I have yet to see a flat earther give a well-reasoned response to this problem, but here are the three responses that I have encountered on various videos, forums, and blogs. The first is to simply cop out by saying, “because of wind patterns.” That is clearly a non-answer, however. What causes the wind patterns? Yes, the storms circulate because of the wind patterns, but those wind patterns only move that way because the earth is spinning. There is no reason for them to move that way on a flat earth, that’s the point.

The second response is to attribute it to gravitational pull from the “celestial gears.” This is another baffling concept that flat earthers have invented. It proposes that different star systems form “celestial gears” and their rotation somehow has an impact on earth. This is, once again, ad hoc, but it is also inconsistent with their other views. Remember again that flat earthers reject gravity, yet here they are invoking it. Further, how could the stars (which according to them are tiny) create that type of gravitational pull? It just doesn’t make sense.

The final option is to simply claim that the Coriolis effect isn’t a real thing. On several forums, I have seen flat earthers assert that the differential movement of storm systems is just a myth invented as part of the “round earth conspiracy.” Thus, all those photos of storm systems are fake, and all the people (like me) who have experience both hurricanes in the northern hemisphere and cyclones in the southern hemisphere are liars. That is, of course, patently absurd, but the there is an entire section is on conspiracy theories, so I’ll simply direct you there.

Note: it is a myth that toilets in the southern hemisphere flush in a different direction than ones in the north. The Coriolis effect is not powerful enough to act on such a small scale. The direction of flush for toilets is determined by their plumbing, not the Coriolis effect.


4). Impossible flights

Flat earthers also struggle to explain many airline flights. You see, if you look at a flat earth map, continents in the southern hemisphere are very far apart, whereas ones in the northern hemisphere are quite close. This should cause impossibly long flights in the southern hemisphere, but very short flights in the northern hemisphere. Reality, however, is quite different.

This is the path that Flight 28 would have to take on a flat earth. It is impossibly long. There is no way to make this flight with a 747 on a flat earth.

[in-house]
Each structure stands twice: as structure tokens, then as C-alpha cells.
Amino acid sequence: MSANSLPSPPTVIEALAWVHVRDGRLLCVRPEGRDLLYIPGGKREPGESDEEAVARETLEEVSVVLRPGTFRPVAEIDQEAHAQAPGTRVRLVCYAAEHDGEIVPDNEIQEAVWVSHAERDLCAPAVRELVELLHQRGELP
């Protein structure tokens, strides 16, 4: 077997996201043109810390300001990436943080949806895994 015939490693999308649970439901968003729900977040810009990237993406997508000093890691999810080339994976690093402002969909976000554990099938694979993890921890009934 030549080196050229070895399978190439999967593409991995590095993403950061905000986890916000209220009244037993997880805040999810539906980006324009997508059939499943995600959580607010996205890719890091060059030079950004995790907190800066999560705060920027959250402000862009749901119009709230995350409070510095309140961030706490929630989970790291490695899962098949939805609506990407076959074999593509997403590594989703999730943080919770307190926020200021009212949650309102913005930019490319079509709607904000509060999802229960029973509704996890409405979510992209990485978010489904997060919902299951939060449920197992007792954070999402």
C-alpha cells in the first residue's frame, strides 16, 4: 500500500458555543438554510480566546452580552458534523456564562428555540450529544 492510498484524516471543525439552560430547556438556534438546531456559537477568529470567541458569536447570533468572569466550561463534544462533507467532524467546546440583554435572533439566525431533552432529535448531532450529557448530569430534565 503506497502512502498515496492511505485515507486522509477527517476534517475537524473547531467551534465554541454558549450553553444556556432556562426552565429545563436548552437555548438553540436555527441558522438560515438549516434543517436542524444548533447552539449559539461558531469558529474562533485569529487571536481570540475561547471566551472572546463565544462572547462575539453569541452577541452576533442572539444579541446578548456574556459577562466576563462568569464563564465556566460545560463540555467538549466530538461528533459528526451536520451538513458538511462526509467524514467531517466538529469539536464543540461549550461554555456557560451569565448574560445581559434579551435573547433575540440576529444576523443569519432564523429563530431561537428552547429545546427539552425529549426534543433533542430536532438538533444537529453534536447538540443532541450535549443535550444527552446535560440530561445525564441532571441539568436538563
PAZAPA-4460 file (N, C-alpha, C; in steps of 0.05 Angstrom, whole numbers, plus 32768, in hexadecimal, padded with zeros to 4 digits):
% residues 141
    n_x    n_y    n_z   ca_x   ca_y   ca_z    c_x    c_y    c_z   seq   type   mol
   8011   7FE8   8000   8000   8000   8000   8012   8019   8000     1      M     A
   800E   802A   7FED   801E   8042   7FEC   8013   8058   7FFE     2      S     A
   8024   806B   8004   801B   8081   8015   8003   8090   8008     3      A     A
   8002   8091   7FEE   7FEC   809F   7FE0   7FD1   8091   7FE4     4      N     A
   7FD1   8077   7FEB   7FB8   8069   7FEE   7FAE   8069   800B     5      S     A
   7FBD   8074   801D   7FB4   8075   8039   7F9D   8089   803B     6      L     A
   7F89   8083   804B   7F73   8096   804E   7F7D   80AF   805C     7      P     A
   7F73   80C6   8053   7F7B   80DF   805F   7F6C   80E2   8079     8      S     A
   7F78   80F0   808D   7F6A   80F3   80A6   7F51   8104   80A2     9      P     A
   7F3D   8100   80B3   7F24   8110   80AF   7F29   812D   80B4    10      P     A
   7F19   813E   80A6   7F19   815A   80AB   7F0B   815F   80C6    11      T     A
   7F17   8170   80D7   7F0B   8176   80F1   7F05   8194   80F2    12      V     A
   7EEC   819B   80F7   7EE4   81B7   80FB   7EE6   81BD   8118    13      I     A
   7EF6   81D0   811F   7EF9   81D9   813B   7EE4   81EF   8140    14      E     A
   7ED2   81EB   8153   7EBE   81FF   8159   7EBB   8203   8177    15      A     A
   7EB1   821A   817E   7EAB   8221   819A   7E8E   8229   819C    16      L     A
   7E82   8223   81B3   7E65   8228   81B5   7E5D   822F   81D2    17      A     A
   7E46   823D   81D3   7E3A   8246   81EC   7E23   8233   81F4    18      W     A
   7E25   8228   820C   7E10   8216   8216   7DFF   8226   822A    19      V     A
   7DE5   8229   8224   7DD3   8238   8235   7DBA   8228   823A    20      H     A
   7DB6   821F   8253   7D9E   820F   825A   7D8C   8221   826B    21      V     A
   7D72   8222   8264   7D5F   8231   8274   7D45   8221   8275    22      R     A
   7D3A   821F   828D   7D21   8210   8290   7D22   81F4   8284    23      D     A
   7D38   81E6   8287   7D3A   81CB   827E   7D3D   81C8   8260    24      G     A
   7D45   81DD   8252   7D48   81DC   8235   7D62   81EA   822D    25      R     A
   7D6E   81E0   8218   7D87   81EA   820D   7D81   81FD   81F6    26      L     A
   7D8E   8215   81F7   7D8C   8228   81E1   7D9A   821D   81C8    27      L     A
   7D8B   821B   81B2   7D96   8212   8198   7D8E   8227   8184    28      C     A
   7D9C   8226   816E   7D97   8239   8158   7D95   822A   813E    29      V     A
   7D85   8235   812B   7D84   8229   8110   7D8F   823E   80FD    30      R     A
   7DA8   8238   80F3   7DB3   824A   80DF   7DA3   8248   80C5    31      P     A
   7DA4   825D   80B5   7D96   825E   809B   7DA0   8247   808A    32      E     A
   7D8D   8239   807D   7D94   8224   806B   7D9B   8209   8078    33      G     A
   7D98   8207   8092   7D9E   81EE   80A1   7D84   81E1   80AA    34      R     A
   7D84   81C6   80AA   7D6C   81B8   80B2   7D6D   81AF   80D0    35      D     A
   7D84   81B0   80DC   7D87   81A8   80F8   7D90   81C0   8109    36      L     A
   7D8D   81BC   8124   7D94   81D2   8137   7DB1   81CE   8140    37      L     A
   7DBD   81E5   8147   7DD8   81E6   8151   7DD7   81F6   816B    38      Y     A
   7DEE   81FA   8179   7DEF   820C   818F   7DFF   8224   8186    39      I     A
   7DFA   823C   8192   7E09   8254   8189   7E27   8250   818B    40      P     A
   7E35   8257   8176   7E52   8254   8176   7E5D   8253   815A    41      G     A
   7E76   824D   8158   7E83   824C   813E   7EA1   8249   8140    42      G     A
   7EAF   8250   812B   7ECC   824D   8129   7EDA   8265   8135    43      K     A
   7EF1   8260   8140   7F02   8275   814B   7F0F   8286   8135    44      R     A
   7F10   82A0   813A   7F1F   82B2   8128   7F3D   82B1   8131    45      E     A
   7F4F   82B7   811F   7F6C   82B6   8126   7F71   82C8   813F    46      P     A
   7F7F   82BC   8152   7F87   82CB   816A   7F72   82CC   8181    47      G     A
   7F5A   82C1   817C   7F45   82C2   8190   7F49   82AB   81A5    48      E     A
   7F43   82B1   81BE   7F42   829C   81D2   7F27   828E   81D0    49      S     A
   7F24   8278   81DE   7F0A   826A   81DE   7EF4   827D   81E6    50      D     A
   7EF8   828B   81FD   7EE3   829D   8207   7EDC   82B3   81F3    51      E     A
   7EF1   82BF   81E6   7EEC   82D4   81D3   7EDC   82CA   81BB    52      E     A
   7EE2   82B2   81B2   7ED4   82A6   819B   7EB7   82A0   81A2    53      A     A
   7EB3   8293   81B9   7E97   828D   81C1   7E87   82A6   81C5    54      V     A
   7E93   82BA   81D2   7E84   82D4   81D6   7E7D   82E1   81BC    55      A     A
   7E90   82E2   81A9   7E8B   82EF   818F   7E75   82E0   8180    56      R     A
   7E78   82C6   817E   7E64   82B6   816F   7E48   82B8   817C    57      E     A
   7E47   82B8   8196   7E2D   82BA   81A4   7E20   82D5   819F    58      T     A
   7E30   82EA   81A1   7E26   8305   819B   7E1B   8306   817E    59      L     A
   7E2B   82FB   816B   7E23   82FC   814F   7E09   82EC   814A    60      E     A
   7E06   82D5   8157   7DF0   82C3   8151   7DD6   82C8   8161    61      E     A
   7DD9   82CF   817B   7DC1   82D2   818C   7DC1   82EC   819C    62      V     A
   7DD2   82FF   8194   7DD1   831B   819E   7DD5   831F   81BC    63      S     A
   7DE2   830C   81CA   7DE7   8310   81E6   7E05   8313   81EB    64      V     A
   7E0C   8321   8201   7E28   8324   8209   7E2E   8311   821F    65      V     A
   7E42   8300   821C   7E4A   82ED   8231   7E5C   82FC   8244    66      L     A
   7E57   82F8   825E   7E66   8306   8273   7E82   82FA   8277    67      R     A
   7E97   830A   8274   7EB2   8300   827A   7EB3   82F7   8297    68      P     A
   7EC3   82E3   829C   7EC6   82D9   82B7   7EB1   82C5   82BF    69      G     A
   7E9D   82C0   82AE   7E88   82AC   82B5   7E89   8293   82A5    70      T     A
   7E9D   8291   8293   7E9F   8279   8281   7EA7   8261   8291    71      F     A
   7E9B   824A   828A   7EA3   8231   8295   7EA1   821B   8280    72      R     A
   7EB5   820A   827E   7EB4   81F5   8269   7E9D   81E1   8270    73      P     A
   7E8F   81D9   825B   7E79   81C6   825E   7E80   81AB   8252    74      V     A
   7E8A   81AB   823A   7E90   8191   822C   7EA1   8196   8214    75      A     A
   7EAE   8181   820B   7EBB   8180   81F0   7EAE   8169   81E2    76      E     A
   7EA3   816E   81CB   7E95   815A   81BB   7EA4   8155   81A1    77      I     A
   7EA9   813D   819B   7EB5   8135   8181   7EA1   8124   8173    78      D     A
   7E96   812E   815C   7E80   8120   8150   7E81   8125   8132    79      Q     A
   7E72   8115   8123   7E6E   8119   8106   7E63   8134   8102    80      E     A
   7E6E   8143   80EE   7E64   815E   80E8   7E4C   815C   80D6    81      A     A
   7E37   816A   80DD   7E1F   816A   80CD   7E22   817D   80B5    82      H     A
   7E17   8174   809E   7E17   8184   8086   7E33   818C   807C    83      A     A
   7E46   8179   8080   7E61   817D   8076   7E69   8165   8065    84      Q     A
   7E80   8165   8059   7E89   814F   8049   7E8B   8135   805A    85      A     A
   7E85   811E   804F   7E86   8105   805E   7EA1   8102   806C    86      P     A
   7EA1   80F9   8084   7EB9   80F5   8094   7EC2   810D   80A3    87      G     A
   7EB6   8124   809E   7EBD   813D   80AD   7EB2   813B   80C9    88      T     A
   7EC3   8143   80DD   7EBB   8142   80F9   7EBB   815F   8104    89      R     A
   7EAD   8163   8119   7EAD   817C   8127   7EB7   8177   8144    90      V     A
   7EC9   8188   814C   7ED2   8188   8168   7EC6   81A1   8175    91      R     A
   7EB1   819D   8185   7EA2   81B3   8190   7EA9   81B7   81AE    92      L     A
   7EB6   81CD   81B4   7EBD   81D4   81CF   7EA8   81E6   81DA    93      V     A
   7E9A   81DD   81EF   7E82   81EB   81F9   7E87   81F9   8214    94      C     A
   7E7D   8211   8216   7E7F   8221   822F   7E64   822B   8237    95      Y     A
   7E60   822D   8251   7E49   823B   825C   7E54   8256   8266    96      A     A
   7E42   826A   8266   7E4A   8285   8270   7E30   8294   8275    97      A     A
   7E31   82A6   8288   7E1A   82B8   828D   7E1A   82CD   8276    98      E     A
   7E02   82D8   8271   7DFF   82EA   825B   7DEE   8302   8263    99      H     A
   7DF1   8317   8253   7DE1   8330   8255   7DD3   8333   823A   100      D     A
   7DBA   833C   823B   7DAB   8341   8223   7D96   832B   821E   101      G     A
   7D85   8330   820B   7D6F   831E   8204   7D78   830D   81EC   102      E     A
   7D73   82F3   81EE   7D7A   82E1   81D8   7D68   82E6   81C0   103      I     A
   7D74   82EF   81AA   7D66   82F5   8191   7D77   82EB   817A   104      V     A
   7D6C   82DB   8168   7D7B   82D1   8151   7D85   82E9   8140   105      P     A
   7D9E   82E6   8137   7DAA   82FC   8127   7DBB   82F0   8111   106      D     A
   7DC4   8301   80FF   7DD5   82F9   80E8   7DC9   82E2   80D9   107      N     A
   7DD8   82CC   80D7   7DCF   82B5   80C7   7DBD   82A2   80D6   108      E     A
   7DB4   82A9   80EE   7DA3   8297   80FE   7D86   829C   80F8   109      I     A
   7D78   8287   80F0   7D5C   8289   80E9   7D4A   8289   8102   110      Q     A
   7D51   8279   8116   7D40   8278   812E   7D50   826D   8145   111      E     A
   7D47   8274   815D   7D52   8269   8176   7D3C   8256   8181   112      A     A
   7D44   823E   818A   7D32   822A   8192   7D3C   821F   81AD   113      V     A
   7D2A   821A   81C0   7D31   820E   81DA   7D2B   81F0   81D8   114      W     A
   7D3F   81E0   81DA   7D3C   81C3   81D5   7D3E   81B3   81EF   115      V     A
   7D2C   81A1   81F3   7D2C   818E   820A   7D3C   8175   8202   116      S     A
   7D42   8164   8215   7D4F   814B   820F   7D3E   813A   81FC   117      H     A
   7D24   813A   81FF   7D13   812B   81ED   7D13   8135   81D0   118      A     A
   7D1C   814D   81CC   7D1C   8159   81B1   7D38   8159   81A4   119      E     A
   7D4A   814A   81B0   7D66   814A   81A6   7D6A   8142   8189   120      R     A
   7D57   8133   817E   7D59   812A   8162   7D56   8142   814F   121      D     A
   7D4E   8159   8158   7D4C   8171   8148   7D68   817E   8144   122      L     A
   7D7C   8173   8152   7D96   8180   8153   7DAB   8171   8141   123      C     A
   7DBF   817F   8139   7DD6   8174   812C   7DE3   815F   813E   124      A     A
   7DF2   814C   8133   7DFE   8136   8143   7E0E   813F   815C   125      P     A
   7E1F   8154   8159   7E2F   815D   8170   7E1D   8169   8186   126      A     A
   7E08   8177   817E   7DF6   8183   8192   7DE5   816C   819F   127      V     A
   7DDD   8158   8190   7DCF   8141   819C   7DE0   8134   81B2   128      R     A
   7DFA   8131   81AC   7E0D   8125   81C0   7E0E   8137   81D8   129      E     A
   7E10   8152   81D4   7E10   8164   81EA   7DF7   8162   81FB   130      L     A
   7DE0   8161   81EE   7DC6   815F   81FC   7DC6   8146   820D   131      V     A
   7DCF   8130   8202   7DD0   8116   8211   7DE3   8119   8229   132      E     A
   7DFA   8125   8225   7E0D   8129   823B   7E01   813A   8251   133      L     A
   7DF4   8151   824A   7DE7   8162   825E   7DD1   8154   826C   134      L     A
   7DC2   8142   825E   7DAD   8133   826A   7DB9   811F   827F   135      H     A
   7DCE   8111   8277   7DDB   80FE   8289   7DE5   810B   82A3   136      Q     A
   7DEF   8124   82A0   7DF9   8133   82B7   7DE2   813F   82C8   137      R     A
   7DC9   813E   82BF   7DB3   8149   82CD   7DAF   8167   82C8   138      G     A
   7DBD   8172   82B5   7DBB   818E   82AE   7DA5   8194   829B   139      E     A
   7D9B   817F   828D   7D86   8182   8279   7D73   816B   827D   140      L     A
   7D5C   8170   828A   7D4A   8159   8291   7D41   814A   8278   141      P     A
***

Let’s take Qantas Flight 28 that goes between Sydney Australia and Santiago Chile as an example (there are multiple others that could be used, and you can find plenty of other websites that have worked out this math for other flights). This is a non-stop flight that travels over 11,000 km and takes 14 hours and 20 minutes. That is all well and good on a round earth, but if you look at a flat earth map, the distance becomes substantially larger. In fact, it should be around 25,000 km. This is a huge problem because 747s simply cannot fly fast enough to make that flight in that time. In fact, given that 747s fly at 920 km per hour, it would take over 27 hours to make the flight!

As you might expect, flat earthers have some entertaining ways to “solve” this problem. My favorite is probably the argument that people on the plane get drunk or fall asleep and lose track of time (yes, they do make this claim). I have seen others claim that airlines drug their passengers. These are clearly absurd suggestions. Obviously not everyone on the plane is drunk. Further, many people watch movies the whole time, and they’d notice if their flight took 10 hours longer than advertised. Further, many people (including me) don’t reset their watches until they land. So even if I got waisted, I’d know something was up when I looked at my watch and it was 10 hours off of what it should be, not to mention that most people coordinate pick up times at their destination, which will be seriously off if the airline lied by a full 10 hours.

Others, perhaps slightly more logically, propose that airlines have simply upgraded the engines on the planes so they go much faster than the airlines report. This is also insane. For one thing, why wouldn’t they use these fast engines on all their planes. Why keep it a secret? Further, the planes would have to go ludicrously faster than their reported speeds to make flights like this. A 747 would need to go over 1,700 km per hour to make that flight. That’s nearly twice its actual speed, and is 1.4 times the speed of sound. A 747 is not a supersonic plane. I shouldn’t have to say that.

Oh, and one other thing I failed to mention, 747s only have a range of 13,450 km. So, on a 25,000 km flight, they’d make it about half way before running out of fuel and crashing.

Given all these problems, many (possibly most) flat earthers take yet another route: they deny the existence of these flights. According to them, these flights only show up on the websites to further the “round earth illusion,” but they can’t actually be booked and no one has ever actually flown on one. Everyone who claims to have been on one of these flights is either lying or (according to some flat earthers) actually got off in a different country than the one advertised (you’d think they would have noticed that when going through immigrations).